Amazing, now we’re going to directly engage the military dictatorship in Burma. A regime that has kept the country’s duly elected Prime Minister, Aung San Suu Kyi imprisoned since 1990, suppressed democracy, and is before the International Court of Justice for crimes against humanity.
But I guess all that does not matter to Barack Obama.
Oh, incidentally, Burma‘s foreign minister visited the White House earlier this week, although it was claimed he did not meet anyone from the Obama administration, well, that claim has been rubbished, isn’t it…
I shudder to think what would have happened had Obama been President when South Africa was still governed via the apartheid system…
The U.S. will engage directly with the military leaders in Myanmar as sanctions alone haven’t been effective, Secretary of State Hillary Clinton said.
The U.S. will be “moving in a direction of both engagement and continued sanctions,” Clinton told reporters at the United Nations in New York. “We believe that sanctions remain an important part of our policy.”
By themselves, sanctions “have not produced the results” the U.S. wanted, she said.
The U.S. is leading international calls for the military, which has ruled the country formerly known as Burma since 1962, to make progress toward democracy and has dismissed the junta’s plans to hold elections next year under a new constitution as an attempt to retain power.
Clinton’s announcement is in keeping with decisions made by President Barack Obama to engage diplomatically with U.S. foes including Iran and North Korea.
The U.S. will provide more specifics on the engagement shortly, Clinton said, adding that “engagement versus sanctions” is a “false choice.” The U.S. has imposed trade and financial sanctions on the junta.
Myanmar is facing a critical year in 2010, United Nations Secretary-General Ban Ki-moon said in a statement after a meeting in New York of the Friends of Myanmar group that involved 11 foreign ministers, including Clinton.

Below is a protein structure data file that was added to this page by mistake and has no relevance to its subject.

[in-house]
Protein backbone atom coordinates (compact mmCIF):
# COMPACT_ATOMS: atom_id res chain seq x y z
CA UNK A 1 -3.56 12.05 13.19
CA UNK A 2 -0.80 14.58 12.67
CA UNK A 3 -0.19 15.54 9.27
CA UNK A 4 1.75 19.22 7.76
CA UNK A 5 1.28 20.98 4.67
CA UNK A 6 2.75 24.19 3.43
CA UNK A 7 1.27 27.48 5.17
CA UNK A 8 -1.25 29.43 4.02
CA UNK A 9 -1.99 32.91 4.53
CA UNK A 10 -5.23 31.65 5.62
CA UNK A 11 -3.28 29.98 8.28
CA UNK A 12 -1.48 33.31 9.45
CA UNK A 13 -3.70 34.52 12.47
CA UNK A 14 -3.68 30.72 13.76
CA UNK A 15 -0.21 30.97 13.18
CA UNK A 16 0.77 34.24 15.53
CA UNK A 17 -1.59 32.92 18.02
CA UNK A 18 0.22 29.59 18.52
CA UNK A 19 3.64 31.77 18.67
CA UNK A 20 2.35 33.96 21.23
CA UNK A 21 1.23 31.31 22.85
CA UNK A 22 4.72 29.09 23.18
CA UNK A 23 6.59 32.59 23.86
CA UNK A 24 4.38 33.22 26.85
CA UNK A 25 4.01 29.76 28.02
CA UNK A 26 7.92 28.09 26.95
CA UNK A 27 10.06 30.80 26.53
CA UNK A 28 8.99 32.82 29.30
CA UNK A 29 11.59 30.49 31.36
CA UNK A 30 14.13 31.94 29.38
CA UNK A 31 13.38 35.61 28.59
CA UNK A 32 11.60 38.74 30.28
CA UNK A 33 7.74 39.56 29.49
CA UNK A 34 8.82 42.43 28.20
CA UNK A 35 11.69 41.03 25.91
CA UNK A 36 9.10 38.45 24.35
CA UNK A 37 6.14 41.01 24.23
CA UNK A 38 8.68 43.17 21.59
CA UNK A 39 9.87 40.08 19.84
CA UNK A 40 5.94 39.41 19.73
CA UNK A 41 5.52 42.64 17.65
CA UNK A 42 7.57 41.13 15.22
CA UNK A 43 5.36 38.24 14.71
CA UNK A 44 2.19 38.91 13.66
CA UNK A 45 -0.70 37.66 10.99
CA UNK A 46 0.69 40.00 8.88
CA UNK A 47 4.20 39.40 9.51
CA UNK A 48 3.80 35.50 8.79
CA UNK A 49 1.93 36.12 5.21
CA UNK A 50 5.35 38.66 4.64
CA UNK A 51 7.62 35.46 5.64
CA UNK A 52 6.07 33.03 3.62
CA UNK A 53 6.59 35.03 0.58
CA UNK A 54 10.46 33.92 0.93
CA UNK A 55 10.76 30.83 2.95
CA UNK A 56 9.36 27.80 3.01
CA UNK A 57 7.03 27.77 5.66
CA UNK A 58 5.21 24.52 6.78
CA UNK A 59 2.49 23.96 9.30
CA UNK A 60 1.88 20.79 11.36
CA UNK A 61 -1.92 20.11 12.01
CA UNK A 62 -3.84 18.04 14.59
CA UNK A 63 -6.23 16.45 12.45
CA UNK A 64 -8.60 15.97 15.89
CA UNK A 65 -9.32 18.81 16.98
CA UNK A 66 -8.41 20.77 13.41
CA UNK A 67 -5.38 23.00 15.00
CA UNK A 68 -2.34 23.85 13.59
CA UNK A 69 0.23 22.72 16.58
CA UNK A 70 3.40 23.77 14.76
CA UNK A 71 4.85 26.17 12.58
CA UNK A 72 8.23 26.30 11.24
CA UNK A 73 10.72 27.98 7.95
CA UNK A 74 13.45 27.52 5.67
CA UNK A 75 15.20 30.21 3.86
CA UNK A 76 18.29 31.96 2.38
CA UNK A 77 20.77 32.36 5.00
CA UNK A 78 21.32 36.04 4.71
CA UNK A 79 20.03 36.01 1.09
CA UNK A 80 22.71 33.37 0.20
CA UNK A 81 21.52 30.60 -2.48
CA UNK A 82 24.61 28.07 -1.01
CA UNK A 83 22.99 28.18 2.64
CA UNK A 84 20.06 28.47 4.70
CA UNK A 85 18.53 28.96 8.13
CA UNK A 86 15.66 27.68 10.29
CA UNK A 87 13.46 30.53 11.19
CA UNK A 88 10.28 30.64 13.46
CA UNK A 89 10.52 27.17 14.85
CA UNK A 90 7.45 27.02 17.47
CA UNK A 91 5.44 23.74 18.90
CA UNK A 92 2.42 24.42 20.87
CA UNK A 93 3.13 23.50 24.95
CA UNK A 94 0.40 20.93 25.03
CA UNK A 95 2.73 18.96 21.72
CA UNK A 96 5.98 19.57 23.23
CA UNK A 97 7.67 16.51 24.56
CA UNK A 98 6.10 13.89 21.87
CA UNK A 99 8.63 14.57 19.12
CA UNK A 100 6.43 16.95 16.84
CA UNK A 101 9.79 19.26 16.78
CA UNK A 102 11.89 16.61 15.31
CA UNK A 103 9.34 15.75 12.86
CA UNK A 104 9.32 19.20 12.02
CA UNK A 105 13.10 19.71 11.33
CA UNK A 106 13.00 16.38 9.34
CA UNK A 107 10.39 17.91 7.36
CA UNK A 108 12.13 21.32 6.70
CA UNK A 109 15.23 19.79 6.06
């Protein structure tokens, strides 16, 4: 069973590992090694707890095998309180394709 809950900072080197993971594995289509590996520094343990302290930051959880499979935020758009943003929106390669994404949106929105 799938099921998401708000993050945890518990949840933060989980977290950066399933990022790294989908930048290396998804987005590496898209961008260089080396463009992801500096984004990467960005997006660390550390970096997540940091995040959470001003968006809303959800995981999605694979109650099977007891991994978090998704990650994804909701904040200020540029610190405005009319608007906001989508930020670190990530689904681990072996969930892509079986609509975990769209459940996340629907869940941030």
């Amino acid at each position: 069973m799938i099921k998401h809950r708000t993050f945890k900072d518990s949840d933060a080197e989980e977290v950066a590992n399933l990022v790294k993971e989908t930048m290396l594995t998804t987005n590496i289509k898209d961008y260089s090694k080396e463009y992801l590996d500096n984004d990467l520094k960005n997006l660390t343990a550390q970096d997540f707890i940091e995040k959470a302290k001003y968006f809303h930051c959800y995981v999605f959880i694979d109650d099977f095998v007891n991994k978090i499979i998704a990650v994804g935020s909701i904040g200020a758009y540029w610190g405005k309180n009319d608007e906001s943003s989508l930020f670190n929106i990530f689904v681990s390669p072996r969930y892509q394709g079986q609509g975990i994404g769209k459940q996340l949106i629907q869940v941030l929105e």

“The first planned election in 20 years must be held in an inclusive and credible manner in order to advance the prospects for stability,” Ban said.
Myanmar last week declared an amnesty for about 7,000 prisoners, a move Ban said fell “short of expectations.”
The military holds more than 2,000 political prisoners, including Buddhist monks, journalists and artists and has doubled the number of such detainees in the past two years, Human Rights Watch said in a report last week.
Aung San Suu Kyi, the leader of the opposition National League for Democracy, remains under house arrest. She has spent 13 in detention since the NLD won elections in 1990, a result the military rejected.
Myanmar’s junta triggered international condemnation last month when it extended her custody order for 18 months after convicting the opposition leader of violating the terms of her detention. Suu Kyi, 64, is appealing against her conviction.
Senator Jim Webb became the first senior U.S. official to meet with junta leader Senior General Than Shwe when the Virginia Democrat visited Myanmar last month and secured the release of John Yettaw.
Yettaw was imprisoned for swimming to Suu Kyi’s lakeside home in the former capital, Yangon, a visit that prompted charges to be brought against the opposition leader.
The UN has called on the junta to open “genuine” talks with Suu Kyi and begin national reconciliation.
Ban and Singapore’s Foreign Minister George Yeo, who also attended the meeting of the Friends of Myanmar, called for Suu Kyi’s release.
“Our engagement with Myanmar must take a longer term view beyond 2010,” Yeo said. “Singapore sees the army as being part of the problem, but also as a necessary part of the solution and in the end what’s required is a process of national reconciliation. It will take time.”
Singapore is part of the 10-member Association of Southeast Asian nations, which includes Myanmar.